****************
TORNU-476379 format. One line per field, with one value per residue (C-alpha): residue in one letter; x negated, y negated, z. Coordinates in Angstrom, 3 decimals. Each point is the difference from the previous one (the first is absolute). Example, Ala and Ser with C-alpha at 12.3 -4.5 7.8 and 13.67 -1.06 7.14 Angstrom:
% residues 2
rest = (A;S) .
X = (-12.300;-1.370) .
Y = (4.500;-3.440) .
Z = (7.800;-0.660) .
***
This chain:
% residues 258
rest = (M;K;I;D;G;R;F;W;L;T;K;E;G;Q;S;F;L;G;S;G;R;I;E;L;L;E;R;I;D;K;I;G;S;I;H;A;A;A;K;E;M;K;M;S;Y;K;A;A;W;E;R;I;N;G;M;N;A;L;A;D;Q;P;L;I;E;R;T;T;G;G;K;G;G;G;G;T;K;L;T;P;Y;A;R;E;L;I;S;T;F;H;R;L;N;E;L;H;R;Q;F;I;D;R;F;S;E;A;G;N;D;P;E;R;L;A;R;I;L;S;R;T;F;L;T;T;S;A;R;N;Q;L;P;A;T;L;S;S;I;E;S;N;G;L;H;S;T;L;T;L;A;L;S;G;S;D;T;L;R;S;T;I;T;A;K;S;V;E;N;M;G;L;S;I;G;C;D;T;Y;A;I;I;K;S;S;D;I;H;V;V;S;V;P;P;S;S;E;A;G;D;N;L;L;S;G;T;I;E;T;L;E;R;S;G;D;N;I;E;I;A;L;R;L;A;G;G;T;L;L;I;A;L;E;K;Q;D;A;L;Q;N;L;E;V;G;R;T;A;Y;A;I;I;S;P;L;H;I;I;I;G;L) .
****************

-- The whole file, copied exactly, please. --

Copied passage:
TORNU-476379 format. One line per field, with one value per residue (C-alpha): residue in one letter; x negated, y negated, z. Coordinates in Angstrom, 3 decimals. Each point is the difference from the previous one (the first is absolute). Example, Ala and Ser with C-alpha at 12.3 -4.5 7.8 and 13.67 -1.06 7.14 Angstrom:
% residues 2
rest = (A;S) .
X = (-12.300;-1.370) .
Y = (4.500;-3.440) .
Z = (7.800;-0.660) .
***
This chain:
% residues 258
rest = (M;K;I;D;G;R;F;W;L;T;K;E;G;Q;S;F;L;G;S;G;R;I;E;L;L;E;R;I;D;K;I;G;S;I;H;A;A;A;K;E;M;K;M;S;Y;K;A;A;W;E;R;I;N;G;M;N;A;L;A;D;Q;P;L;I;E;R;T;T;G;G;K;G;G;G;G;T;K;L;T;P;Y;A;R;E;L;I;S;T;F;H;R;L;N;E;L;H;R;Q;F;I;D;R;F;S;E;A;G;N;D;P;E;R;L;A;R;I;L;S;R;T;F;L;T;T;S;A;R;N;Q;L;P;A;T;L;S;S;I;E;S;N;G;L;H;S;T;L;T;L;A;L;S;G;S;D;T;L;R;S;T;I;T;A;K;S;V;E;N;M;G;L;S;I;G;C;D;T;Y;A;I;I;K;S;S;D;I;H;V;V;S;V;P;P;S;S;E;A;G;D;N;L;L;S;G;T;I;E;T;L;E;R;S;G;D;N;I;E;I;A;L;R;L;A;G;G;T;L;L;I;A;L;E;K;Q;D;A;L;Q;N;L;E;V;G;R;T;A;Y;A;I;I;S;P;L;H;I;I;I;G;L) .